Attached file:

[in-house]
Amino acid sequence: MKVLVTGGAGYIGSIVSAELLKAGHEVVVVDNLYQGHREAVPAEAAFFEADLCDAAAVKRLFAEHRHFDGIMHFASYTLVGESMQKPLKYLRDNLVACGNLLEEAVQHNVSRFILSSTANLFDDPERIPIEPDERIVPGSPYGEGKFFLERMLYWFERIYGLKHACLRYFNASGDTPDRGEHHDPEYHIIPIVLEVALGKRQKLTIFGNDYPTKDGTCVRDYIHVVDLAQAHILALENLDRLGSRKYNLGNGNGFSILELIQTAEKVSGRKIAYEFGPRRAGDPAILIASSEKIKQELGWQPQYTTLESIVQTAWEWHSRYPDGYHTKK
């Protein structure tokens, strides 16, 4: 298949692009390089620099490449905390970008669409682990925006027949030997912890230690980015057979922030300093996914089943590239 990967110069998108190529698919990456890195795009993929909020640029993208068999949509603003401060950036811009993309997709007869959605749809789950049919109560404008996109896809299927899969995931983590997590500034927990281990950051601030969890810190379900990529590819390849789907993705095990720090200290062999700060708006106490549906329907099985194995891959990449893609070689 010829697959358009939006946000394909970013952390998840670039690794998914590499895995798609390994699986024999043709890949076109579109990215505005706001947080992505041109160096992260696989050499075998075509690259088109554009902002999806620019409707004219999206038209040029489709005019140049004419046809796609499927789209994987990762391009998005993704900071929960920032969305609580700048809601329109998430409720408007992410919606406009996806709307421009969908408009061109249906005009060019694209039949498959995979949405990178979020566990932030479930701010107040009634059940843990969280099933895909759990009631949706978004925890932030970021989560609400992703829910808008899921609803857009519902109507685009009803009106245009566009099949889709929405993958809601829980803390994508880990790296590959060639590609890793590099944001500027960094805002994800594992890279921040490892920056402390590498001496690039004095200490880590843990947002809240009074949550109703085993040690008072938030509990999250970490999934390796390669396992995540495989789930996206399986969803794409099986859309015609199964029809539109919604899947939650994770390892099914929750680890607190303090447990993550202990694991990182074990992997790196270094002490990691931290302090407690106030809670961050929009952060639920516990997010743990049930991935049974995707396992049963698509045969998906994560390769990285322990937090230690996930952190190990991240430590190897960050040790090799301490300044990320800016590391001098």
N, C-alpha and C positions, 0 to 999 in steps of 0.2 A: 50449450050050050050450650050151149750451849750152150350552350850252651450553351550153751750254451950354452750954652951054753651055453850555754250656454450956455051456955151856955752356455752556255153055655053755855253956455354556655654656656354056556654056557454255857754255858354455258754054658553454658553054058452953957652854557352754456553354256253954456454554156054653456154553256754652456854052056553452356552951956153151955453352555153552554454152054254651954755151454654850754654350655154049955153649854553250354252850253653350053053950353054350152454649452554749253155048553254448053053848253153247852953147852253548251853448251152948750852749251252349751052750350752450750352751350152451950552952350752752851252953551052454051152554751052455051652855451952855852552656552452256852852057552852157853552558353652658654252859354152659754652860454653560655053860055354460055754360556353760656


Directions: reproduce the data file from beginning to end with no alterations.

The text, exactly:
[in-house]
Amino acid sequence: MKVLVTGGAGYIGSIVSAELLKAGHEVVVVDNLYQGHREAVPAEAAFFEADLCDAAAVKRLFAEHRHFDGIMHFASYTLVGESMQKPLKYLRDNLVACGNLLEEAVQHNVSRFILSSTANLFDDPERIPIEPDERIVPGSPYGEGKFFLERMLYWFERIYGLKHACLRYFNASGDTPDRGEHHDPEYHIIPIVLEVALGKRQKLTIFGNDYPTKDGTCVRDYIHVVDLAQAHILALENLDRLGSRKYNLGNGNGFSILELIQTAEKVSGRKIAYEFGPRRAGDPAILIASSEKIKQELGWQPQYTTLESIVQTAWEWHSRYPDGYHTKK
């Protein structure tokens, strides 16, 4: 298949692009390089620099490449905390970008669409682990925006027949030997912890230690980015057979922030300093996914089943590239 990967110069998108190529698919990456890195795009993929909020640029993208068999949509603003401060950036811009993309997709007869959605749809789950049919109560404008996109896809299927899969995931983590997590500034927990281990950051601030969890810190379900990529590819390849789907993705095990720090200290062999700060708006106490549906329907099985194995891959990449893609070689 010829697959358009939006946000394909970013952390998840670039690794998914590499895995798609390994699986024999043709890949076109579109990215505005706001947080992505041109160096992260696989050499075998075509690259088109554009902002999806620019409707004219999206038209040029489709005019140049004419046809796609499927789209994987990762391009998005993704900071929960920032969305609580700048809601329109998430409720408007992410919606406009996806709307421009969908408009061109249906005009060019694209039949498959995979949405990178979020566990932030479930701010107040009634059940843990969280099933895909759990009631949706978004925890932030970021989560609400992703829910808008899921609803857009519902109507685009009803009106245009566009099949889709929405993958809601829980803390994508880990790296590959060639590609890793590099944001500027960094805002994800594992890279921040490892920056402390590498001496690039004095200490880590843990947002809240009074949550109703085993040690008072938030509990999250970490999934390796390669396992995540495989789930996206399986969803794409099986859309015609199964029809539109919604899947939650994770390892099914929750680890607190303090447990993550202990694991990182074990992997790196270094002490990691931290302090407690106030809670961050929009952060639920516990997010743990049930991935049974995707396992049963698509045969998906994560390769990285322990937090230690996930952190190990991240430590190897960050040790090799301490300044990320800016590391001098």
N, C-alpha and C positions, 0 to 999 in steps of 0.2 A: 50449450050050050050450650050151149750451849750152150350552350850252651450553351550153751750254451950354452750954652951054753651055453850555754250656454450956455051456955151856955752356455752556255153055655053755855253956455354556655654656656354056556654056557454255857754255858354455258754054658553454658553054058452953957652854557352754456553354256253954456454554156054653456154553256754652456854052056553452356552951956153151955453352555153552554454152054254651954755151454654850754654350655154049955153649854553250354252850253653350053053950353054350152454649452554749253155048553254448053053848253153247852953147852253548251853448251152948750852749251252349751052750350752450750352751350152451950552952350752752851252953551052454051152554751052455051652855451952855852552656552452256852852057552852157853552558353652658654252859354152659754652860454653560655053860055354460055754360556353760656